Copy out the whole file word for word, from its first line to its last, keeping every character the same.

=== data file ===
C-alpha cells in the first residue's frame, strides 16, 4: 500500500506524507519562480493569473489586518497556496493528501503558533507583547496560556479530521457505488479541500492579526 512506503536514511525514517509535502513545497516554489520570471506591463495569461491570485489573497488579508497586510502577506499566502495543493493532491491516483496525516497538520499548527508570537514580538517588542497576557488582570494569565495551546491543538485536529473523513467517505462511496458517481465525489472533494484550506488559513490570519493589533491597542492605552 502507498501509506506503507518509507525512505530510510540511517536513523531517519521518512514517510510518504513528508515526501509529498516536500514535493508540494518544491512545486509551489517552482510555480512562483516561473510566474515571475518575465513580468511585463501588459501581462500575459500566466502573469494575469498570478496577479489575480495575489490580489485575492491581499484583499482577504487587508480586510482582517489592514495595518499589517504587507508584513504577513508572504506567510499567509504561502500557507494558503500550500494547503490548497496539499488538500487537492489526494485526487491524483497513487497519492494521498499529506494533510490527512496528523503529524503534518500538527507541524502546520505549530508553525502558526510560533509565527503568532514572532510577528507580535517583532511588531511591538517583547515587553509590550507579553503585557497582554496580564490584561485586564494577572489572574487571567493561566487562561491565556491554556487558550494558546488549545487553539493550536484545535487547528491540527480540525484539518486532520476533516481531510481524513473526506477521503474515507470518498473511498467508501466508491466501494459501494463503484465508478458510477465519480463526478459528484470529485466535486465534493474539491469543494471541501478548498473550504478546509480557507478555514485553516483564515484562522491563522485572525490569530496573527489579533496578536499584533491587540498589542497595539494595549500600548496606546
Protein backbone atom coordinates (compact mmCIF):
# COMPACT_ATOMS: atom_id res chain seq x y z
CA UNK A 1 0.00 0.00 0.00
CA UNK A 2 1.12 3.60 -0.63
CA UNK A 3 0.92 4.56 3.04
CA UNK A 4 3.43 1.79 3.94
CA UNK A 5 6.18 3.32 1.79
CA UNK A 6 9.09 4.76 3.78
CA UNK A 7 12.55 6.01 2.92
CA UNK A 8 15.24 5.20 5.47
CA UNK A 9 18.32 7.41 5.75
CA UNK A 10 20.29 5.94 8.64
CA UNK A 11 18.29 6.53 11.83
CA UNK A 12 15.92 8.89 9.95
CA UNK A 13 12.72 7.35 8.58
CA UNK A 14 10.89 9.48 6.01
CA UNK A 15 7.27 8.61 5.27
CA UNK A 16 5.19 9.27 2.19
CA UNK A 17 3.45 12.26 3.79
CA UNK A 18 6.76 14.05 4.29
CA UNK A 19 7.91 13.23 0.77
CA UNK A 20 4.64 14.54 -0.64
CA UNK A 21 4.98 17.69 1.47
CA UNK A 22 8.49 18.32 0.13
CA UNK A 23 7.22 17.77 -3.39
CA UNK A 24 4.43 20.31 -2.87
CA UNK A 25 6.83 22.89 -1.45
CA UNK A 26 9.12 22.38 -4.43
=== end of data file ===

C-alpha cells in the first residue's frame, strides 16, 4: 500500500506524507519562480493569473489586518497556496493528501503558533507583547496560556479530521457505488479541500492579526 512506503536514511525514517509535502513545497516554489520570471506591463495569461491570485489573497488579508497586510502577506499566502495543493493532491491516483496525516497538520499548527508570537514580538517588542497576557488582570494569565495551546491543538485536529473523513467517505462511496458517481465525489472533494484550506488559513490570519493589533491597542492605552 502507498501509506506503507518509507525512505530510510540511517536513523531517519521518512514517510510518504513528508515526501509529498516536500514535493508540494518544491512545486509551489517552482510555480512562483516561473510566474515571475518575465513580468511585463501588459501581462500575459500566466502573469494575469498570478496577479489575480495575489490580489485575492491581499484583499482577504487587508480586510482582517489592514495595518499589517504587507508584513504577513508572504506567510499567509504561502500557507494558503500550500494547503490548497496539499488538500487537492489526494485526487491524483497513487497519492494521498499529506494533510490527512496528523503529524503534518500538527507541524502546520505549530508553525502558526510560533509565527503568532514572532510577528507580535517583532511588531511591538517583547515587553509590550507579553503585557497582554496580564490584561485586564494577572489572574487571567493561566487562561491565556491554556487558550494558546488549545487553539493550536484545535487547528491540527480540525484539518486532520476533516481531510481524513473526506477521503474515507470518498473511498467508501466508491466501494459501494463503484465508478458510477465519480463526478459528484470529485466535486465534493474539491469543494471541501478548498473550504478546509480557507478555514485553516483564515484562522491563522485572525490569530496573527489579533496578536499584533491587540498589542497595539494595549500600548496606546
Protein backbone atom coordinates (compact mmCIF):
# COMPACT_ATOMS: atom_id res chain seq x y z
CA UNK A 1 0.00 0.00 0.00
CA UNK A 2 1.12 3.60 -0.63
CA UNK A 3 0.92 4.56 3.04
CA UNK A 4 3.43 1.79 3.94
CA UNK A 5 6.18 3.32 1.79
CA UNK A 6 9.09 4.76 3.78
CA UNK A 7 12.55 6.01 2.92
CA UNK A 8 15.24 5.20 5.47
CA UNK A 9 18.32 7.41 5.75
CA UNK A 10 20.29 5.94 8.64
CA UNK A 11 18.29 6.53 11.83
CA UNK A 12 15.92 8.89 9.95
CA UNK A 13 12.72 7.35 8.58
CA UNK A 14 10.89 9.48 6.01
CA UNK A 15 7.27 8.61 5.27
CA UNK A 16 5.19 9.27 2.19
CA UNK A 17 3.45 12.26 3.79
CA UNK A 18 6.76 14.05 4.29
CA UNK A 19 7.91 13.23 0.77
CA UNK A 20 4.64 14.54 -0.64
CA UNK A 21 4.98 17.69 1.47
CA UNK A 22 8.49 18.32 0.13
CA UNK A 23 7.22 17.77 -3.39
CA UNK A 24 4.43 20.31 -2.87
CA UNK A 25 6.83 22.89 -1.45
CA UNK A 26 9.12 22.38 -4.43